Agile and DevOps do not need to compete. While both methodologies have different approaches to software development and project management, they can easily merge without any significant problems. In most cases, a high-functioning enterprise project only begins to thrive when teams collaborate across both frameworks.
Still, many think DevOps and agile cannot work together, as they have fundamentally different values throughout the development lifecycle. It raises the question: how can agile and DevOps interrelate?
Let's explore both methodologies and some common misconceptions regarding the merging of agile and DevOps.
Agile refers to a set of software development and project management practices that focus on continuous, iterative improvements. Teams work with small, incremental releases, leading to a development environment that can adapt to changes and feedback.
Since projects do not follow bulk release timelines, it allows for a more customer-focused outlook to project growth. With constant evaluation and delivery of component pieces, agile creates a robust and efficient software development lifecycle with non-stop value-adding. Stakeholders and management can review and track the progress of various sprints, introducing accountability and adaptability into the cultural mindset of an organization.
The manifesto for agile software development lists 12 core principles. Each principle emphasizes customer satisfaction, the acceptance of continuous change, the frequent delivery of smaller components, and management built around individuals, not tools or processes. It is an efficient, quality-driven approach to software development.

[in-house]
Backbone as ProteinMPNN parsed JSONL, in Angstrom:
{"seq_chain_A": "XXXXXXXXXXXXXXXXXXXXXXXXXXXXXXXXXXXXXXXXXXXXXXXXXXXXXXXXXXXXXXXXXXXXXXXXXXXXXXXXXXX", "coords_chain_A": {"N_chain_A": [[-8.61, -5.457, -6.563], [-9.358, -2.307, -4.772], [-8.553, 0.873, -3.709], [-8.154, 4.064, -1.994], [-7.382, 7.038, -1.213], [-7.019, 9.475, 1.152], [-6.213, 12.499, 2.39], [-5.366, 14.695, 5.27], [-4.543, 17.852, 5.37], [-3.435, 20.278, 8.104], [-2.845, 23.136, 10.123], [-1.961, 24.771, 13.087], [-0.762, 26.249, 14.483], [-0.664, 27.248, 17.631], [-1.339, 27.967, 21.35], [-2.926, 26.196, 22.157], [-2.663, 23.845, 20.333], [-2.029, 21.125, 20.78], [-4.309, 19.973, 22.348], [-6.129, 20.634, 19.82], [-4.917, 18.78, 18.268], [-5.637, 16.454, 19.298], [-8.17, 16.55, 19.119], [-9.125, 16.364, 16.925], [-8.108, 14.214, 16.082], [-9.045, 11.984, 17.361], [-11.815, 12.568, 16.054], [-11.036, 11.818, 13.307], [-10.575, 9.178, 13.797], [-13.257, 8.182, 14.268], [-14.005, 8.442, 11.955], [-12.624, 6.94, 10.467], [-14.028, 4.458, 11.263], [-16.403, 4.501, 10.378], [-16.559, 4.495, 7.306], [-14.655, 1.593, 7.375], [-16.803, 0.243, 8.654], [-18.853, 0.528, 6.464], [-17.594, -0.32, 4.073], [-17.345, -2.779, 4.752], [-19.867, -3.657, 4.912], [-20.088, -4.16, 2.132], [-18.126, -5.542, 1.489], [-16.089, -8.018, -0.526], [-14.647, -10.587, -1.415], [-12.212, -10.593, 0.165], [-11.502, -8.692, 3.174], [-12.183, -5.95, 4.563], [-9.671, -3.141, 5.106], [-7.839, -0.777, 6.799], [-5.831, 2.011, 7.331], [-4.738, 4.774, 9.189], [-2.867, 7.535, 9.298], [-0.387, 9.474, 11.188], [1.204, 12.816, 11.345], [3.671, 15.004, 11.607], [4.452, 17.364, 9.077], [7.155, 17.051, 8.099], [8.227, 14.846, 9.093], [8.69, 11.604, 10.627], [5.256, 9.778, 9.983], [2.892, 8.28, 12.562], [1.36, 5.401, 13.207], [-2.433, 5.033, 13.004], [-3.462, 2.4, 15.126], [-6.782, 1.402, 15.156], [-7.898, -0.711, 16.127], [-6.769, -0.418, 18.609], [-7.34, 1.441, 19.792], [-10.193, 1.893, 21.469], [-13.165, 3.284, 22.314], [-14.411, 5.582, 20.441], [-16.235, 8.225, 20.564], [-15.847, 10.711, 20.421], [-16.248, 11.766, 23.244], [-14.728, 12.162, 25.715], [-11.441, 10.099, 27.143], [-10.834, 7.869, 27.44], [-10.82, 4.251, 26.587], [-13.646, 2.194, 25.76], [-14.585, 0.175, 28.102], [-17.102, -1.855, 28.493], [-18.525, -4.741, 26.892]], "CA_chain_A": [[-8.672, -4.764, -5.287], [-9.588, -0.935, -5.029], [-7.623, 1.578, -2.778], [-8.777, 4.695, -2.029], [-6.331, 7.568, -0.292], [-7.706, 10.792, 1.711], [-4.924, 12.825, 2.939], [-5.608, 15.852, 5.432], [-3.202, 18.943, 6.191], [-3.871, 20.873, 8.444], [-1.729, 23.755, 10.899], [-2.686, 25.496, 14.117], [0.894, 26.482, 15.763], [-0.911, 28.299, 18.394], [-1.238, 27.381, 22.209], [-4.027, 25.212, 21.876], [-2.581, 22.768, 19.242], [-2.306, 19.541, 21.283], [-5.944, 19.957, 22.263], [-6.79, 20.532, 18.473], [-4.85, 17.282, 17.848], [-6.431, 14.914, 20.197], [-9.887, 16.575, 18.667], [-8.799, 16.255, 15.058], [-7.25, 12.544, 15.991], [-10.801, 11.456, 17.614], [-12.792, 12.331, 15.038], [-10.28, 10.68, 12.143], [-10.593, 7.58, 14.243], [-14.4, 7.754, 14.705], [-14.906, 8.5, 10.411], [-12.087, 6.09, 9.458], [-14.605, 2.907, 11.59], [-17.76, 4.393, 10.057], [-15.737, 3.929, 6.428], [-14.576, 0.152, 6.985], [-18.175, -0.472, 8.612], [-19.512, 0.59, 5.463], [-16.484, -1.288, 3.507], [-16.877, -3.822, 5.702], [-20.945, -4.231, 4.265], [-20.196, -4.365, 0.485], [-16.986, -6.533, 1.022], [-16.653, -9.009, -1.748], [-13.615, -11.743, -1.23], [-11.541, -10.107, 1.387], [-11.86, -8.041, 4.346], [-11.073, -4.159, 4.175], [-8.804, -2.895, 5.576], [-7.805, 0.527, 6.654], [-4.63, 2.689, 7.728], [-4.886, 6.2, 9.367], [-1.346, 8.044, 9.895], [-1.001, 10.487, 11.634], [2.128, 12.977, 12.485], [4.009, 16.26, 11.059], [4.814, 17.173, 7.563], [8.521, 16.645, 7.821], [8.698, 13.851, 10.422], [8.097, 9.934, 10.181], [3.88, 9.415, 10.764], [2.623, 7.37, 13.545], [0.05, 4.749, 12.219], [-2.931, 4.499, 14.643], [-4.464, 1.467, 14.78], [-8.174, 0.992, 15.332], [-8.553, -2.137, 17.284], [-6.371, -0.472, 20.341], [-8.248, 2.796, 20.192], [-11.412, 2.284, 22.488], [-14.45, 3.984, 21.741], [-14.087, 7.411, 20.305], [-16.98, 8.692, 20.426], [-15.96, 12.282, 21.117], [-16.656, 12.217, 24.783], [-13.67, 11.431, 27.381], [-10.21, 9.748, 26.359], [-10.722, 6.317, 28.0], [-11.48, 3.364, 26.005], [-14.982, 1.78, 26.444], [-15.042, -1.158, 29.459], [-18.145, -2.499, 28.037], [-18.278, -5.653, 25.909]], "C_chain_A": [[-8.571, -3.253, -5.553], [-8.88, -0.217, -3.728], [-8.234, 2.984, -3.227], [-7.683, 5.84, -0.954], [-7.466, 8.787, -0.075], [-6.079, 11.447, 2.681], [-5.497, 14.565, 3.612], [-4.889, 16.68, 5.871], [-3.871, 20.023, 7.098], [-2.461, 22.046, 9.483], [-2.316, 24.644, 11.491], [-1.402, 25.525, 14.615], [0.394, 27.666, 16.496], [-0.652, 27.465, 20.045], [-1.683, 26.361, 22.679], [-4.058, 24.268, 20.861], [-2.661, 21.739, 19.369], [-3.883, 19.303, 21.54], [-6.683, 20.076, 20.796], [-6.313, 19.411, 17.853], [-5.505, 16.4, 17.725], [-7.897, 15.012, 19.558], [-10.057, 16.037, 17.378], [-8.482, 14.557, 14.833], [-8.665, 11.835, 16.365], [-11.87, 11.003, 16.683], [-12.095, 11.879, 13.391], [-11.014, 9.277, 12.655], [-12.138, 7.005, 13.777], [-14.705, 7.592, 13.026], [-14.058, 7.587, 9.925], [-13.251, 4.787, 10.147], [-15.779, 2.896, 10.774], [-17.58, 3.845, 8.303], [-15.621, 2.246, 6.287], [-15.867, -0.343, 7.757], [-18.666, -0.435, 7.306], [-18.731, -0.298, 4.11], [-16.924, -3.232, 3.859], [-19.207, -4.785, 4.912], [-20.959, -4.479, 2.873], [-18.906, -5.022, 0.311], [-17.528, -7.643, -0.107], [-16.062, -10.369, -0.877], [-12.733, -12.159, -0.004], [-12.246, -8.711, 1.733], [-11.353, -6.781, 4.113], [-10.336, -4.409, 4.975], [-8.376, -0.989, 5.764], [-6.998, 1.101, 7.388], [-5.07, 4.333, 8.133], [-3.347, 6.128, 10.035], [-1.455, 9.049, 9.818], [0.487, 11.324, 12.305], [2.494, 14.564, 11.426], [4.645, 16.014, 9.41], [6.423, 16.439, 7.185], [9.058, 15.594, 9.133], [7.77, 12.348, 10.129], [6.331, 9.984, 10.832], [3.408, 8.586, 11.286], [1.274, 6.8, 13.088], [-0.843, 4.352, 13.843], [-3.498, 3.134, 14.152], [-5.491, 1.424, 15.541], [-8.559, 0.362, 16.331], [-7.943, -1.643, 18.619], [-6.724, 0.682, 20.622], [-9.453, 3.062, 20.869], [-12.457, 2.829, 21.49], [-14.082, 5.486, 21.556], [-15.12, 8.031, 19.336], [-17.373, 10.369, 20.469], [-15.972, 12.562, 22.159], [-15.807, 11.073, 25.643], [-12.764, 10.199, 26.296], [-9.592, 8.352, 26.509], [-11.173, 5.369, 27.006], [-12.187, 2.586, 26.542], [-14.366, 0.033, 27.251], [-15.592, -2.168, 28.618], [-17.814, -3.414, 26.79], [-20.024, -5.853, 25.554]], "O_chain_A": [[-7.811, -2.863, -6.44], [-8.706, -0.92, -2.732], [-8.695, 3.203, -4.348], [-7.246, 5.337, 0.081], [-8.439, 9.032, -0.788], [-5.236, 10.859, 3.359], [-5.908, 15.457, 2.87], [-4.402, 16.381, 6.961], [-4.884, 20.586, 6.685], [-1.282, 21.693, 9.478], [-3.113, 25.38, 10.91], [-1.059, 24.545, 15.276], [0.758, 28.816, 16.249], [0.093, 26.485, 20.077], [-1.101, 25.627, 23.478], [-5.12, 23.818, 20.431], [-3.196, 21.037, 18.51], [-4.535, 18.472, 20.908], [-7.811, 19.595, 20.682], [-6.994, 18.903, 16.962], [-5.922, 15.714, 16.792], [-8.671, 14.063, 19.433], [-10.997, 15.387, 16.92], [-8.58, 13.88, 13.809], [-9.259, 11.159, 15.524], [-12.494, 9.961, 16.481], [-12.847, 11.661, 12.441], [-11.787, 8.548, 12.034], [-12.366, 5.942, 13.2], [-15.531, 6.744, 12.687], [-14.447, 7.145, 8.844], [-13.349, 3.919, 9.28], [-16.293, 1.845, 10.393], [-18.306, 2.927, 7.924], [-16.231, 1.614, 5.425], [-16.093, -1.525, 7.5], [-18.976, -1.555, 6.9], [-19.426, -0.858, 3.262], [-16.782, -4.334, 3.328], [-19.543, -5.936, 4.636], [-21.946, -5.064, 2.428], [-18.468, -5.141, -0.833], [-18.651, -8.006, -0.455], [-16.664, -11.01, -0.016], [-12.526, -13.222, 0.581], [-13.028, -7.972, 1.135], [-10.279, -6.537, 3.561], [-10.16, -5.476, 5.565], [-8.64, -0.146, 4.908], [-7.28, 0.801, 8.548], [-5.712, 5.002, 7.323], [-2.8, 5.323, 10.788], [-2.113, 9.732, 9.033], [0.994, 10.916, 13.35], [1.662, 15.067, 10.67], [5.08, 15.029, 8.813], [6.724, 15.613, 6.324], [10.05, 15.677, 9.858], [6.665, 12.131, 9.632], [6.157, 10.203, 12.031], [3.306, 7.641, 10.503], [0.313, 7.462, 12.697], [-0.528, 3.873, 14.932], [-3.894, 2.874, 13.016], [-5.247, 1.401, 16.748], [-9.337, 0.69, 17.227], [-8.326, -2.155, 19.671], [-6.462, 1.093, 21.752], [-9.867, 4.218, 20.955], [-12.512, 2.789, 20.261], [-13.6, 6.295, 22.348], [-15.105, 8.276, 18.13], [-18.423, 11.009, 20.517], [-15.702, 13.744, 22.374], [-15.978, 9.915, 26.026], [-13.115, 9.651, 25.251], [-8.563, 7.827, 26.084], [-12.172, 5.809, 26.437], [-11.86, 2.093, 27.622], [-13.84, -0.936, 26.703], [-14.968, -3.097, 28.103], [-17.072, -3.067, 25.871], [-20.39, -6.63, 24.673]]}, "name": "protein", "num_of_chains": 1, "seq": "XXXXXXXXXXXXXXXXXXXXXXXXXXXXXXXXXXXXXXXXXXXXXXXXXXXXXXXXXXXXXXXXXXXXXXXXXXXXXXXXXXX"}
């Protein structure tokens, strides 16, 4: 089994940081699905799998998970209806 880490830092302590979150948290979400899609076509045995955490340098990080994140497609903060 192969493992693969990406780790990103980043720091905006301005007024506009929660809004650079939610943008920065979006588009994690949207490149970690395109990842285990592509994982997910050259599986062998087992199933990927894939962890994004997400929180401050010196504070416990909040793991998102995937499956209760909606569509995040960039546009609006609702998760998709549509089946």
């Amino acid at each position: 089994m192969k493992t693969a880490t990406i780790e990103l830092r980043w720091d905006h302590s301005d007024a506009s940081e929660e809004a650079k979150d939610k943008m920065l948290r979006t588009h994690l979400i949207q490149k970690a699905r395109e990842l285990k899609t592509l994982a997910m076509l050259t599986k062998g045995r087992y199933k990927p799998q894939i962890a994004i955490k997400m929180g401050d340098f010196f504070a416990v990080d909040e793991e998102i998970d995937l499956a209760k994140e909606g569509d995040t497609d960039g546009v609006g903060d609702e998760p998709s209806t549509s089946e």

Agile attempts to build holistic units that bring specialized individuals into a functional, organized team structure. The following are the key roles in an agile team:
Due to the high level of coordination needed for complicated projects with simultaneous work requirements, service providers offer agile development tools. Most technologies fit within known project management frameworks such as Scrum or Kanban.
Popular agile tools include:
DevOps is a combined set of practices that merges software development (dev) with operations (ops). It is a methodology designed to optimize an organization's delivery and management processes. Speed and efficiency provide competitive market advantages.
In relation to agile, DevOps does not silo teams or focus on incremental evolution. Instead, it attempts to integrate various development stages for better velocity. Product and process meld together, with less distance between admins and developers. Both success and failure are shared.